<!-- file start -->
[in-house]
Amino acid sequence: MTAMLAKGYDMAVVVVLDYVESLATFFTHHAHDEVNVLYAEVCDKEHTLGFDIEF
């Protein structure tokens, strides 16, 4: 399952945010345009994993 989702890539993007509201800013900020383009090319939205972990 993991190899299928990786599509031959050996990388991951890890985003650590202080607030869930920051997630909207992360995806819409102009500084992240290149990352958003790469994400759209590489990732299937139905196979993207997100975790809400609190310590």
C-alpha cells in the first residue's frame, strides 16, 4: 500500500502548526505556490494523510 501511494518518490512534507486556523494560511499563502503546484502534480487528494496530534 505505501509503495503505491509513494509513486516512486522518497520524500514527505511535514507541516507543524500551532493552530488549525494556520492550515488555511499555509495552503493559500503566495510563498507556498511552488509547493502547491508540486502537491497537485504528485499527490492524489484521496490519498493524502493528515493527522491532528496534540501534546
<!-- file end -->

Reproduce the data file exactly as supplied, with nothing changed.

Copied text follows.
[in-house]
Amino acid sequence: MTAMLAKGYDMAVVVVLDYVESLATFFTHHAHDEVNVLYAEVCDKEHTLGFDIEF
């Protein structure tokens, strides 16, 4: 399952945010345009994993 989702890539993007509201800013900020383009090319939205972990 993991190899299928990786599509031959050996990388991951890890985003650590202080607030869930920051997630909207992360995806819409102009500084992240290149990352958003790469994400759209590489990732299937139905196979993207997100975790809400609190310590």
C-alpha cells in the first residue's frame, strides 16, 4: 500500500502548526505556490494523510 501511494518518490512534507486556523494560511499563502503546484502534480487528494496530534 505505501509503495503505491509513494509513486516512486522518497520524500514527505511535514507541516507543524500551532493552530488549525494556520492550515488555511499555509495552503493559500503566495510563498507556498511552488509547493502547491508540486502537491497537485504528485499527490492524489484521496490519498493524502493528515493527522491532528496534540501534546